EU Action Plan on Nutrition

In December 2014, the Council of the European Union endorsed the EU Action Plan on Nutrition. This action plan outlines how the Commission plans to reach its commitment to reducing stunting in children under five by at least 10% (7 million children) of the World Health Assembly goal by 2025. The plan addresses how EU’s strategic objectives in the areas of governance, scaled up interventions and research are to be attained, underscoring the need to work more closely with development actors and partner countries. (EU Council, 12/12/2014)


Climate variation explains a third of global crop yield variability

Recent climate variability has led to variations in maize, rice, wheat and soybean crop yields worldwide. While some areas show no significant influence of climate variability, in substantial areas of the global breadbaskets, over 60% of the yield variability can be explained by climate variability. This is the conclusion of a study by Deepak Ray and colleagues at the Institute on the Environment (IonE), University of Minnesota, USA. They used detailed crop statistics time series to examine how recent climate variability has led to variations in maize, rice, wheat and soybean crop yields worldwide. Their study uniquely illustrates spatial patterns in the relationship between climate variability and crop yield variability, highlighting where variations in temperature, precipitation or their interaction explain yield variability. They also discuss key drivers for the observed variations to target further research and policy interventions geared towards buffering future crop production from climate variability. (Nature, 22/01/2015)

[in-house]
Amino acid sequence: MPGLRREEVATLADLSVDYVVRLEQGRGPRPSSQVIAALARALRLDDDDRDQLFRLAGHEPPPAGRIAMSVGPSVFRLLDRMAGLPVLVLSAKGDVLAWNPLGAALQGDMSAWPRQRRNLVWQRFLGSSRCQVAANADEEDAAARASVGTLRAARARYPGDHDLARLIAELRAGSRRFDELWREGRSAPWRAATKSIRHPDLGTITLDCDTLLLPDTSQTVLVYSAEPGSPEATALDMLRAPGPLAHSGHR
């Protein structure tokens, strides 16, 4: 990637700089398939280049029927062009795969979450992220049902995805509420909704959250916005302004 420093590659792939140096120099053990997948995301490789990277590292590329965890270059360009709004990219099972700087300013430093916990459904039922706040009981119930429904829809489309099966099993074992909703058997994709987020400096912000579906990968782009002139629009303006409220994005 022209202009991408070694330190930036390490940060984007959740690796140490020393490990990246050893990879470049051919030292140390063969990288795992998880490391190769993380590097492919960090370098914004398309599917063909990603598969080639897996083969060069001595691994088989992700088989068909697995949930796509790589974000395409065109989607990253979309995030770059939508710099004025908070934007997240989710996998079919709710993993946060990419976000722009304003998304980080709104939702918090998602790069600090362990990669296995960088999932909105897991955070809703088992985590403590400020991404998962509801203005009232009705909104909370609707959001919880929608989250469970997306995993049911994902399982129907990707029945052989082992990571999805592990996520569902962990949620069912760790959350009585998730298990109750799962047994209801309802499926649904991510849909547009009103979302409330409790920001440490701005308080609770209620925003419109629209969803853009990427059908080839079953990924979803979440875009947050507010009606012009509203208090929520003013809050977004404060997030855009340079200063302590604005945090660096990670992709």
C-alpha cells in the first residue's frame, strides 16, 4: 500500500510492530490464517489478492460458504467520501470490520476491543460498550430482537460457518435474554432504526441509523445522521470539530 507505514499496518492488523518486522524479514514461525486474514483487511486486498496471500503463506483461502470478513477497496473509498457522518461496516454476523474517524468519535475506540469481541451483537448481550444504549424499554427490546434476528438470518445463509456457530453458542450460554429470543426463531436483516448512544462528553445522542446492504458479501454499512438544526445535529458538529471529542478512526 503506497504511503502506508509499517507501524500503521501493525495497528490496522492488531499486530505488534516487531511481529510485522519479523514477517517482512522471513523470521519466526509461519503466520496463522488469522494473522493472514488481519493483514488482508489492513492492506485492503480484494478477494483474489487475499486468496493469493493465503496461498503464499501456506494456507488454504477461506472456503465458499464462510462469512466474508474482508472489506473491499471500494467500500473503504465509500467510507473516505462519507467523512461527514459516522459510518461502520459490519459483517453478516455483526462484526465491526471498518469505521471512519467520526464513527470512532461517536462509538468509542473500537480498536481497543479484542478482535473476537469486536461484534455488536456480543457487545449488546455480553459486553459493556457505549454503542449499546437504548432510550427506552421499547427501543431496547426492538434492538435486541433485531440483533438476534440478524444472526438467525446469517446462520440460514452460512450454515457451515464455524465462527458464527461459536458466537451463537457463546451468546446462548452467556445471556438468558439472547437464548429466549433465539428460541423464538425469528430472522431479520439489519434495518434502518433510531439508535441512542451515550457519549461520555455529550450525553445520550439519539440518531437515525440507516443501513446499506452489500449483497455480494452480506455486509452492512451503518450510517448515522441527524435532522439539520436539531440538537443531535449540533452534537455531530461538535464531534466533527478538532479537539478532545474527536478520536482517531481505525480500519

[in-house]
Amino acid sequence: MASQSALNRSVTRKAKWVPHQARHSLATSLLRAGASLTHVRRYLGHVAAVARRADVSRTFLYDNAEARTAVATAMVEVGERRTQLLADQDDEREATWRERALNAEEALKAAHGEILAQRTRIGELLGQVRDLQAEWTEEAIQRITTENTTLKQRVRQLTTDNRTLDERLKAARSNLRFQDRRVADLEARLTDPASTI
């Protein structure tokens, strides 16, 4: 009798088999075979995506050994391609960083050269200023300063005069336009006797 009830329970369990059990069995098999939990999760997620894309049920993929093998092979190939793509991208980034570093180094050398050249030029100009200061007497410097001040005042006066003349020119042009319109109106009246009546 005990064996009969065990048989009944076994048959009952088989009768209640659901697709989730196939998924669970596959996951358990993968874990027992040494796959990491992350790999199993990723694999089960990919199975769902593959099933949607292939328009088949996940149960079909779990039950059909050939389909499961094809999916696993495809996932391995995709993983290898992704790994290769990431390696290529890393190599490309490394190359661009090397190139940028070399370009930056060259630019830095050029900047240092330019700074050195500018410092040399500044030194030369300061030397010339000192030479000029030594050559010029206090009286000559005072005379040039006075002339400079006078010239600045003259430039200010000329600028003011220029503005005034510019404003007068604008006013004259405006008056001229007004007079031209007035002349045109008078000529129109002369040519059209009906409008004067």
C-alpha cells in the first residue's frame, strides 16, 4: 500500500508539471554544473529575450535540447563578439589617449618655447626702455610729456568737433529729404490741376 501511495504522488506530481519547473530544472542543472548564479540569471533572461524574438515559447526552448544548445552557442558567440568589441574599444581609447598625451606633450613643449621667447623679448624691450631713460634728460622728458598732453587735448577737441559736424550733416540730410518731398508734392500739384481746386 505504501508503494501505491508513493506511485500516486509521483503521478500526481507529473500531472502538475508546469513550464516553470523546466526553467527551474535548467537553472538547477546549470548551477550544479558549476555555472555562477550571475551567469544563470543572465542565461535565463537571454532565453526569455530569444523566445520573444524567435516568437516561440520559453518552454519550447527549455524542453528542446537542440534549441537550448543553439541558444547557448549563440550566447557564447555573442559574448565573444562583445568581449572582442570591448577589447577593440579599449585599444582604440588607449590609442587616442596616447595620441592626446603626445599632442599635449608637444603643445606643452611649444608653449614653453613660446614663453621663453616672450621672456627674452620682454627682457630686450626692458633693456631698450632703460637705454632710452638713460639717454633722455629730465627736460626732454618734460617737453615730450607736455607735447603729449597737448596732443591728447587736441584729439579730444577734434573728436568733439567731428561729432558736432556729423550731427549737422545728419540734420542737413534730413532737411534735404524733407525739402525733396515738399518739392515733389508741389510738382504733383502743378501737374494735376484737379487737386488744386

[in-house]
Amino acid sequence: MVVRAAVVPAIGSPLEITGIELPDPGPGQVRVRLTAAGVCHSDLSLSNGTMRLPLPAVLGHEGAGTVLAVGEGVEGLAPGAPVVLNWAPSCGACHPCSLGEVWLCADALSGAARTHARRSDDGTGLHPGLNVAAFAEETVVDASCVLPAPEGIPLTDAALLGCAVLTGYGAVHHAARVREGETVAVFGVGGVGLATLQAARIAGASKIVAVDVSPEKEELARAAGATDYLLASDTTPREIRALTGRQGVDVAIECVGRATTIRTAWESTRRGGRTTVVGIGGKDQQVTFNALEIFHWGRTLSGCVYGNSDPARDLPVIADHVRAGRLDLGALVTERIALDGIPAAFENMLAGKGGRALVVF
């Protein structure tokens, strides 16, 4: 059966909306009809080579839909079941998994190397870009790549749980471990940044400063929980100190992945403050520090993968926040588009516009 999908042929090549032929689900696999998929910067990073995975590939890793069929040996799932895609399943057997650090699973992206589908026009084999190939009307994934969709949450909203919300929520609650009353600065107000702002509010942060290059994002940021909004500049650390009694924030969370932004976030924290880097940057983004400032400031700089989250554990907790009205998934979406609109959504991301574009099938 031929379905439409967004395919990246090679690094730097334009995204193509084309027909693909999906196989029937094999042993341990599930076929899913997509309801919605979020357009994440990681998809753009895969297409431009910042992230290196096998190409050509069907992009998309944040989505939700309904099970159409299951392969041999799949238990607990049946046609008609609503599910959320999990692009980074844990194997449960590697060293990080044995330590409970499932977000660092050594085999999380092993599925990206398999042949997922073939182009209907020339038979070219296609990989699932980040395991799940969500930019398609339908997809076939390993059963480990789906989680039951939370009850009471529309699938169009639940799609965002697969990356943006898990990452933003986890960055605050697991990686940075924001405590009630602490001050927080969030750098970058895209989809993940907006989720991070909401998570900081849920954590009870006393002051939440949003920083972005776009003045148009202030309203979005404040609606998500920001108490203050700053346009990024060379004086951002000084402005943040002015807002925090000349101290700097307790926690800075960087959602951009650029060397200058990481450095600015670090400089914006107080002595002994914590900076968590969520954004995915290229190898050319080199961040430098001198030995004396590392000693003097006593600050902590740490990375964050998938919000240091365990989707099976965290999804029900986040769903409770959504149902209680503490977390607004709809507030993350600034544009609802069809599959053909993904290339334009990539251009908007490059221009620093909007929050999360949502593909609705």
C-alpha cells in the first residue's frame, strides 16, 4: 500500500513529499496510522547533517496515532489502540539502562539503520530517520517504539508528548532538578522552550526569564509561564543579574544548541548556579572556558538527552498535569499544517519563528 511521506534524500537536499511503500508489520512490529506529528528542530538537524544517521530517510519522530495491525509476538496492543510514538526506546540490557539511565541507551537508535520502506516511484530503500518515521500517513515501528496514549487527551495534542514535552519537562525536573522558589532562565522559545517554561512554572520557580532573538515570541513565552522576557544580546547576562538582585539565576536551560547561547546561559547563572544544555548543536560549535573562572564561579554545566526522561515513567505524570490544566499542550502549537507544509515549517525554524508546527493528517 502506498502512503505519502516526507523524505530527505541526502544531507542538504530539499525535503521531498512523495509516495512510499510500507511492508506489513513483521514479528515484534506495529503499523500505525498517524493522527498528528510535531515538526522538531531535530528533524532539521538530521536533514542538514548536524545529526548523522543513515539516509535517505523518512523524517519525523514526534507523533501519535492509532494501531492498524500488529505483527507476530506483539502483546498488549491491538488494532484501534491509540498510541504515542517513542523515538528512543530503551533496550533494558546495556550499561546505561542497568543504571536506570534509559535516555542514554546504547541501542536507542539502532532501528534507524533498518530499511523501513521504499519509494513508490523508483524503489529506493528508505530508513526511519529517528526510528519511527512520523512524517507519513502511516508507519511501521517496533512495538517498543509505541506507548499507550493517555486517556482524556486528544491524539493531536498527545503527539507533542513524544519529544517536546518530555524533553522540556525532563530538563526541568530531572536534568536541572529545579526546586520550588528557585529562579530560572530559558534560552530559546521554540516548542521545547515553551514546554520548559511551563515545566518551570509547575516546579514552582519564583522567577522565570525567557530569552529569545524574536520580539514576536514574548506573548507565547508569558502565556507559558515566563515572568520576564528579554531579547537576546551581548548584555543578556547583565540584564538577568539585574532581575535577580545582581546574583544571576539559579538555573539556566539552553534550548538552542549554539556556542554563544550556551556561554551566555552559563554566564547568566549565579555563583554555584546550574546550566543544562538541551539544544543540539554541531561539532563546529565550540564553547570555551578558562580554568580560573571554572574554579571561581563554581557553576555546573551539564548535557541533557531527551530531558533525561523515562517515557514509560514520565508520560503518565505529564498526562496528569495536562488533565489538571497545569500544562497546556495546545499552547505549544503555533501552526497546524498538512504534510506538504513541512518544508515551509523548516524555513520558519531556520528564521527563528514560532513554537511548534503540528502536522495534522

Review of effects of climate change on agriculture

Agriculture in the twenty-first century faces the challenge of meeting food demands while satisfying sustainability goals, according to a team of experts from ENDURE , a network of Europe's leading agricultural research, teaching and extension institutes with a special interest in Integrated Pest Management (IPM). In this review, the authors note that climate change is likely to increase the complexity of this challenge by affecting the distribution of some crop pests (harmful insects, plants and pathogenic agents) and the severity of their outbreaks. They explain why climate change is becoming increasingly central within the European policy agenda, mainly with respect to food security in the European Union, and expect that the issue will be recognized in the future EU research agenda. The team proposes that diversification of current plant protection strategies is needed to mitigate the effects of climate change on European agriculture. (Endure Network, 17/02/2015)Read the review online